Although Android is currently the dominant force of the mobile scene, Mozilla has suggested that if Google was to rebuild its iOS rival, the search giant would make a number of fundamental changes.
Suggesting that Android is too demanding on hardware, Mozilla’s VP of Firefox, Jonathan Nightingale has suggested that Google has learnt from its mistakes in building software for mobile systems.
“If people were making Android again today they would have made different choices,” Nightingale said speaking with TrustedReviews.
Giving examples of areas the OS could be improved he added: “They wouldn’t have the dalvik layer in the middle because it takes up memory and it takes up compute cycles.”
The Android dalvik is the engine within Google’s mobile OS which runs code and applications written in Java.
This is not the only Android issue raised by the Firefox VP, with Nightingale also highlighting the platform’s fragmentation and app support as an ongoing concern.
“If you’re in one of these markets and you’re shopping through the Google Play Store for Android apps, many of them may not on your device at all and the ones that do may not have been tested on it, they may perform poorly,” he said.
Unsurprisingly, Nightingale has claimed that Mozilla’s own Firefox OS is answering a number of the problems raised in Android.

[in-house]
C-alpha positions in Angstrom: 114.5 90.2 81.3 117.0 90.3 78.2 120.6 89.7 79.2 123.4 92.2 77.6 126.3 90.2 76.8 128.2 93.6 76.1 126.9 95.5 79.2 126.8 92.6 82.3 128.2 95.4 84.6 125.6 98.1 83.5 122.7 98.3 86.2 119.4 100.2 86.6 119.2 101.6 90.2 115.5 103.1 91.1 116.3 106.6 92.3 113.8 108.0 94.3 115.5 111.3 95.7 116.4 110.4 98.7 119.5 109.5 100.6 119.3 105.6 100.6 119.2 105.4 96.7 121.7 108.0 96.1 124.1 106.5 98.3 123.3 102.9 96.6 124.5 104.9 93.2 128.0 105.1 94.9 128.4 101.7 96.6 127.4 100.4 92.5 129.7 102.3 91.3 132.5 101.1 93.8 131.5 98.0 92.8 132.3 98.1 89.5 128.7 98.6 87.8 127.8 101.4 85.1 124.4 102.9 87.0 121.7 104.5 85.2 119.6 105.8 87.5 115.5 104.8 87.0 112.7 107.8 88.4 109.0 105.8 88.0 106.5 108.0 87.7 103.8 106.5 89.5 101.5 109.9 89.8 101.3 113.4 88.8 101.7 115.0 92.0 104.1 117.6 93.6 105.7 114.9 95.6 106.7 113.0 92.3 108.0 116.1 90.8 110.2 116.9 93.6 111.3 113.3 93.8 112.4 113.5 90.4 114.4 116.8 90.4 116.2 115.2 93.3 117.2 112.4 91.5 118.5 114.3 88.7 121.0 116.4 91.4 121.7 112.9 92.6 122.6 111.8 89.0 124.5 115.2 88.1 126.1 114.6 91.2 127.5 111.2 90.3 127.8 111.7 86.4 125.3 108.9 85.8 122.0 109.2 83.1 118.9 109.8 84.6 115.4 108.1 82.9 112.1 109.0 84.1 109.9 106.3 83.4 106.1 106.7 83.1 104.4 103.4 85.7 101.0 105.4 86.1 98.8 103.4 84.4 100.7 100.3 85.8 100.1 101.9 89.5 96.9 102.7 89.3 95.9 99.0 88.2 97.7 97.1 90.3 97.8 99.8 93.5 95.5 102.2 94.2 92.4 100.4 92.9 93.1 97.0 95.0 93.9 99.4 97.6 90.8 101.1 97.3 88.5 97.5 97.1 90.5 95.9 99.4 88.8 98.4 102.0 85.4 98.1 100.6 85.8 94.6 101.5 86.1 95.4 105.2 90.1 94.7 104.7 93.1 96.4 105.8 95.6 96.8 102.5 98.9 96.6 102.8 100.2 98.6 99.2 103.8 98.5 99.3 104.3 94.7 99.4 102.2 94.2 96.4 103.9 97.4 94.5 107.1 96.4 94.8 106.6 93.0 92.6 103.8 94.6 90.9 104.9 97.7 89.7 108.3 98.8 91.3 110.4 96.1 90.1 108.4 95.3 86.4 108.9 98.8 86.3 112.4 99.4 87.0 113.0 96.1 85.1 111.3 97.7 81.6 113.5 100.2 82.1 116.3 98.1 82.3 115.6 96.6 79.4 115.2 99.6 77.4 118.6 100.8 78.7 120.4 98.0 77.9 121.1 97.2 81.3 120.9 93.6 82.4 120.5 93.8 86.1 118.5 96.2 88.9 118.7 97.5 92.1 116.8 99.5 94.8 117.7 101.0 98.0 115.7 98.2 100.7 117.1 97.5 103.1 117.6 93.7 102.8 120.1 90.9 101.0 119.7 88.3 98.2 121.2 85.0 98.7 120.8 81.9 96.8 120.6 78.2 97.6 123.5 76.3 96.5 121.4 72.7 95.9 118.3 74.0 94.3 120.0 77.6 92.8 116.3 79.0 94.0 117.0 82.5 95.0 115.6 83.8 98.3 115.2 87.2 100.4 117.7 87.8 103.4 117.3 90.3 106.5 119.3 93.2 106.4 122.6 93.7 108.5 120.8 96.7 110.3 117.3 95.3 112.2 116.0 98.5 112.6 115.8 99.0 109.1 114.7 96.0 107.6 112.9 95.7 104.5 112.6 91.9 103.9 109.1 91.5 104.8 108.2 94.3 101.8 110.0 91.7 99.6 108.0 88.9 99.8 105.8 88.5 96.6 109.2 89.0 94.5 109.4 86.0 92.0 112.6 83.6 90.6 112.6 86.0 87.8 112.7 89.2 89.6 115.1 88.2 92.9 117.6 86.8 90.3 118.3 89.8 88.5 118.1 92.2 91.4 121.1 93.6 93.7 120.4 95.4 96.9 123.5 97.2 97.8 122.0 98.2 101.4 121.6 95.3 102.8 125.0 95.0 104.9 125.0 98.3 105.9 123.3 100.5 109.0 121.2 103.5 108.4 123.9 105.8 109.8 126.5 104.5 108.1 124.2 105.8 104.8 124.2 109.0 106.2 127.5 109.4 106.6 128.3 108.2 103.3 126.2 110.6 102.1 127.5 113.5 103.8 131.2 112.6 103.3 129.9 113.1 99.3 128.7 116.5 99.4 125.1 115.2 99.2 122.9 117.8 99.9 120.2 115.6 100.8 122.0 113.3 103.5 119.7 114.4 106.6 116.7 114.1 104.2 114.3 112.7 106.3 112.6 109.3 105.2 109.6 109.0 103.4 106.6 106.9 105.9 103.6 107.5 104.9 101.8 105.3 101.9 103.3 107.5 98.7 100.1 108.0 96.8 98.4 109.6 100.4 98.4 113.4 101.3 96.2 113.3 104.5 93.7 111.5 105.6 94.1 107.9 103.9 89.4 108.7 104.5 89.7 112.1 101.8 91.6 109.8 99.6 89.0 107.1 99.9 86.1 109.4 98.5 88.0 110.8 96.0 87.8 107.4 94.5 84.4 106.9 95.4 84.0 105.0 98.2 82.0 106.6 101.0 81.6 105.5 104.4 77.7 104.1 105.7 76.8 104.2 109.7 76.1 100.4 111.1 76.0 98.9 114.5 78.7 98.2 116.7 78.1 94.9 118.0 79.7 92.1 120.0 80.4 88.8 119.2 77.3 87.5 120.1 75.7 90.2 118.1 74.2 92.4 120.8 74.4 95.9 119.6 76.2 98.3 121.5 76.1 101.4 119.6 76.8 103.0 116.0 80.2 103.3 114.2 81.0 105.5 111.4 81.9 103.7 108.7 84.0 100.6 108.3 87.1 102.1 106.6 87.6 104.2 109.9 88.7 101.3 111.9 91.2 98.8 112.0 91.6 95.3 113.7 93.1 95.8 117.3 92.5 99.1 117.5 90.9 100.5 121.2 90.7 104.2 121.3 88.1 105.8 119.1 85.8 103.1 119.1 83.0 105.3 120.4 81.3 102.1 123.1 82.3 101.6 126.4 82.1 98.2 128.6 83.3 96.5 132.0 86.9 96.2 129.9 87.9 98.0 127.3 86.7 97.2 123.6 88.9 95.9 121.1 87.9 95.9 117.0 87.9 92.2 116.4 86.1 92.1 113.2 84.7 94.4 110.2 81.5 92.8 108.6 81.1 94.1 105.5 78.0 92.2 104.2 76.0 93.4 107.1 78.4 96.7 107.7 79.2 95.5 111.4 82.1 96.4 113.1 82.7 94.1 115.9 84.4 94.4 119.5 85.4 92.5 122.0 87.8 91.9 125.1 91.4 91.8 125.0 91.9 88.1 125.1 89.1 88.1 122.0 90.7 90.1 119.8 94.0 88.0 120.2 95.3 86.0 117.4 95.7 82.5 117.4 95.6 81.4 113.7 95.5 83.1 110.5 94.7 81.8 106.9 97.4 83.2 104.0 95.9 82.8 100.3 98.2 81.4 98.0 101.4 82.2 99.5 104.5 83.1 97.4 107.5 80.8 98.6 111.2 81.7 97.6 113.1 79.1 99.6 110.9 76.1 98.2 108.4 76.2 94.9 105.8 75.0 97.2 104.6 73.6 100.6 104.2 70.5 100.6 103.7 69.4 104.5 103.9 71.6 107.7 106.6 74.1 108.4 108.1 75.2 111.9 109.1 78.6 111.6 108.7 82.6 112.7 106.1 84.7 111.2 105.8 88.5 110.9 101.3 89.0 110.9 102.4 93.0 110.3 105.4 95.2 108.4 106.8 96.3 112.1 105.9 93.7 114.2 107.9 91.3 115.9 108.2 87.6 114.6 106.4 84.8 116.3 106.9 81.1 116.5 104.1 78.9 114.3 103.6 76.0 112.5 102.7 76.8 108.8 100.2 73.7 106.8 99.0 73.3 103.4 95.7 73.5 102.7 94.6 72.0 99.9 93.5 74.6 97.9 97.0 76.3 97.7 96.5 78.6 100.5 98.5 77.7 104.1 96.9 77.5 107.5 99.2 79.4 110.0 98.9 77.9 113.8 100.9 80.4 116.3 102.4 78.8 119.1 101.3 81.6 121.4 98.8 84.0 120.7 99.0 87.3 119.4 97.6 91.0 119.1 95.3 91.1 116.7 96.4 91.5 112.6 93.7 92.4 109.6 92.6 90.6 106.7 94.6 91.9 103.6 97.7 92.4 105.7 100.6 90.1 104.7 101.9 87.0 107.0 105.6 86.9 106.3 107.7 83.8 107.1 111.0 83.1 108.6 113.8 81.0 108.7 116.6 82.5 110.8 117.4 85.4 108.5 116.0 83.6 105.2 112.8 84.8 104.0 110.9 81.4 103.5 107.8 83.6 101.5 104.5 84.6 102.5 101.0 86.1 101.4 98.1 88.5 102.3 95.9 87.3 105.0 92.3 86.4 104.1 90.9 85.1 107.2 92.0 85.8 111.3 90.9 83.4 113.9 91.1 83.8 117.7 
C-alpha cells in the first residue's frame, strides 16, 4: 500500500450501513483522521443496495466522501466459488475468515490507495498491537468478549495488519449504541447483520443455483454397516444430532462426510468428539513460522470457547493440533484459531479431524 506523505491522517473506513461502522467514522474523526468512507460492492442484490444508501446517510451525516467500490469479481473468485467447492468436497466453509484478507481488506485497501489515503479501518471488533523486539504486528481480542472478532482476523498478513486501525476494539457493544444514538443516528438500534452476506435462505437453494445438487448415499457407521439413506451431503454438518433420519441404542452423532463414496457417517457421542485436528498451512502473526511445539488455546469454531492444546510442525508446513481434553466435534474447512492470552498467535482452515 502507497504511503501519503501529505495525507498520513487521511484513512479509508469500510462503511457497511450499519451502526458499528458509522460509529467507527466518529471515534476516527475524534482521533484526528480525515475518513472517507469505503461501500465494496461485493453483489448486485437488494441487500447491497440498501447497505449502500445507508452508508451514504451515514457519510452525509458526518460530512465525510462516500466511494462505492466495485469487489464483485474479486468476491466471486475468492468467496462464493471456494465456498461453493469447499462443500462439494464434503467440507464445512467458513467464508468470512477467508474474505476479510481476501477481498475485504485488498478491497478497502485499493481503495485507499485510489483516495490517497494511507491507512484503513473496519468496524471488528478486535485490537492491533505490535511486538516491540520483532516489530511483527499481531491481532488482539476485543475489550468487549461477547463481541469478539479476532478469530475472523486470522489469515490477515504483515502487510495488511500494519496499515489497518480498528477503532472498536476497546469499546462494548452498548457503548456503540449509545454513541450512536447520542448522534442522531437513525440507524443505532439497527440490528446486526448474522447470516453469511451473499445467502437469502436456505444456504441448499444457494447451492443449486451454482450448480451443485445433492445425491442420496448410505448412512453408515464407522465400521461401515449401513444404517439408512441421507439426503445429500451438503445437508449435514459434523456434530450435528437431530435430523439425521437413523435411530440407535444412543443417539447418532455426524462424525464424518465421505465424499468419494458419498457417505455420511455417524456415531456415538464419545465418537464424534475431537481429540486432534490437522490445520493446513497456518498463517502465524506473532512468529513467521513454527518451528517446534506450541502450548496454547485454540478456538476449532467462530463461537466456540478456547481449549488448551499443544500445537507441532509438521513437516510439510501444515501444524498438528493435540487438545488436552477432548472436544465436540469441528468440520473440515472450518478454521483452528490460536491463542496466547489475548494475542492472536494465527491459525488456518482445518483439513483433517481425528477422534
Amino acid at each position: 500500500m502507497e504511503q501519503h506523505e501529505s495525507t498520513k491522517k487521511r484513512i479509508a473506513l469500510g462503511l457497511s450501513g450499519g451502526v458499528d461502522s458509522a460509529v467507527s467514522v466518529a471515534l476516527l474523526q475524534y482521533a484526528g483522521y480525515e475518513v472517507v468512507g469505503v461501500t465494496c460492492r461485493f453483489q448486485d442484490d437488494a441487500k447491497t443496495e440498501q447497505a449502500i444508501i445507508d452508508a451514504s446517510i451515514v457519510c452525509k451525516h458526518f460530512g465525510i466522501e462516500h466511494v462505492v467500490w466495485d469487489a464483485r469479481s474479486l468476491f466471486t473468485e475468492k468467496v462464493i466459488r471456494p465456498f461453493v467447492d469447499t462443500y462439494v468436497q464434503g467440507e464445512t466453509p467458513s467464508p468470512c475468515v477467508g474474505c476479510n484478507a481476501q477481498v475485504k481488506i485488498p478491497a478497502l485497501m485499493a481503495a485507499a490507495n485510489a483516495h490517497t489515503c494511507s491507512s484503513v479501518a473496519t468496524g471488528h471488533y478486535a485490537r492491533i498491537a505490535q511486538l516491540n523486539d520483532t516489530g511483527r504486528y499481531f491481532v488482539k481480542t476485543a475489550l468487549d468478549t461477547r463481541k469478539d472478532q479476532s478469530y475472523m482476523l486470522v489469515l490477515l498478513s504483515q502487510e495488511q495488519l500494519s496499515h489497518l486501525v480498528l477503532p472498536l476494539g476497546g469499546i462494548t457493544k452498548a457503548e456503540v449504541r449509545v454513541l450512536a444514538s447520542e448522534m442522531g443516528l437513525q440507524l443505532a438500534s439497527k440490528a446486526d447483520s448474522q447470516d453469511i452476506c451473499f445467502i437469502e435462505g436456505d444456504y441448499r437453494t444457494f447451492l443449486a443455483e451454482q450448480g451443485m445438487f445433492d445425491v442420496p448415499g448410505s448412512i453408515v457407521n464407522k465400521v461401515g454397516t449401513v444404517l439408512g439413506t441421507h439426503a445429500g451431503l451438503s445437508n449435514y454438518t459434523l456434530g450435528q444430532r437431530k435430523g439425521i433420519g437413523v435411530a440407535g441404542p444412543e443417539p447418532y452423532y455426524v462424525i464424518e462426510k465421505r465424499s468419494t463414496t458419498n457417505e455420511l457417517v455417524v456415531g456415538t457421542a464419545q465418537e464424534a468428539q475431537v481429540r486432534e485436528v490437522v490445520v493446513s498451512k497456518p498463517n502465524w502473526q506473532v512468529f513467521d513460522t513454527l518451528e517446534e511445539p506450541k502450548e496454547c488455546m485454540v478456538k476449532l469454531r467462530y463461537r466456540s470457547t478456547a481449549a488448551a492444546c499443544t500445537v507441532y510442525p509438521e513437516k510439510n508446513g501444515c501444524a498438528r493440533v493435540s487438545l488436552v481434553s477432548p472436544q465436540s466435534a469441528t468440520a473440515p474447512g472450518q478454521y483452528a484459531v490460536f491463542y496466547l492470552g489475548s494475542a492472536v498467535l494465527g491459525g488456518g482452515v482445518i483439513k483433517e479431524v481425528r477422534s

“The quality of experience is really different [compared with Android],” the Mozilla exec stated. “The web is a very lightweight technology.”
He added: “Building on top of the web gives us an agility that allows us to build something really smooth, so 60 frames-per-second animations, even on lower end hardware.
“The other real differentiator there is that because we a built of the web, the scope of content you can reach is far broader.
“In many cases, all something has to do to become a Firefox OS app is take their existing mobile website, package it up and throw and icon on the launcher screen.”
The first Firefox phones launched last year, with Mozilla having recently announced a new range of devices, including a $25 smartphone for emerging markets.
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